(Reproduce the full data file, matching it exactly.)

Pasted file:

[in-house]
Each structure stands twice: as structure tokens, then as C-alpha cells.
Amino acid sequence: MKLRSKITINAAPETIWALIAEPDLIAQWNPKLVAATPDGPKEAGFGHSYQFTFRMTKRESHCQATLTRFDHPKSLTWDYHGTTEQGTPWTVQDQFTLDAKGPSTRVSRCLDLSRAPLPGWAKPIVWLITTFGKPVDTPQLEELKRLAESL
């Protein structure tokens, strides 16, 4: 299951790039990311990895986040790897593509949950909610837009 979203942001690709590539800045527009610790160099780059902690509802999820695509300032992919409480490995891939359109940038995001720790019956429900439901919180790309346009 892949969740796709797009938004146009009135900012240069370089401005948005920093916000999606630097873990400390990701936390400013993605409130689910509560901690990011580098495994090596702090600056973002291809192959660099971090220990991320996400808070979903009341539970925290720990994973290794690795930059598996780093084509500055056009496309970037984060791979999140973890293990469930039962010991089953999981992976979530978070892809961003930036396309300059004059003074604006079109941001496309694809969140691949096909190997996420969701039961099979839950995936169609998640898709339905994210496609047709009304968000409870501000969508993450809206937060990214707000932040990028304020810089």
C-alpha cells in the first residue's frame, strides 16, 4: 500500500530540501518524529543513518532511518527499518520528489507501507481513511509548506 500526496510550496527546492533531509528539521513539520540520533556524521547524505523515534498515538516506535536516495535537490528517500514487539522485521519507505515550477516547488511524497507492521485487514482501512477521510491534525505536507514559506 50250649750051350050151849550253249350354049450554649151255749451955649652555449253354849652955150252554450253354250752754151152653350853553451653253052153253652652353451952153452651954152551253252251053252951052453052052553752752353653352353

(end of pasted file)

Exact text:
[in-house]
Each structure stands twice: as structure tokens, then as C-alpha cells.
Amino acid sequence: MKLRSKITINAAPETIWALIAEPDLIAQWNPKLVAATPDGPKEAGFGHSYQFTFRMTKRESHCQATLTRFDHPKSLTWDYHGTTEQGTPWTVQDQFTLDAKGPSTRVSRCLDLSRAPLPGWAKPIVWLITTFGKPVDTPQLEELKRLAESL
């Protein structure tokens, strides 16, 4: 299951790039990311990895986040790897593509949950909610837009 979203942001690709590539800045527009610790160099780059902690509802999820695509300032992919409480490995891939359109940038995001720790019956429900439901919180790309346009 892949969740796709797009938004146009009135900012240069370089401005948005920093916000999606630097873990400390990701936390400013993605409130689910509560901690990011580098495994090596702090600056973002291809192959660099971090220990991320996400808070979903009341539970925290720990994973290794690795930059598996780093084509500055056009496309970037984060791979999140973890293990469930039962010991089953999981992976979530978070892809961003930036396309300059004059003074604006079109941001496309694809969140691949096909190997996420969701039961099979839950995936169609998640898709339905994210496609047709009304968000409870501000969508993450809206937060990214707000932040990028304020810089």
C-alpha cells in the first residue's frame, strides 16, 4: 500500500530540501518524529543513518532511518527499518520528489507501507481513511509548506 500526496510550496527546492533531509528539521513539520540520533556524521547524505523515534498515538516506535536516495535537490528517500514487539522485521519507505515550477516547488511524497507492521485487514482501512477521510491534525505536507514559506 50250649750051350050151849550253249350354049450554649151255749451955649652555449253354849652955150252554450253354250752754151152653350853553451653253052153253652652353451952153452651954152551253252251053252951052453052052553752752353653352353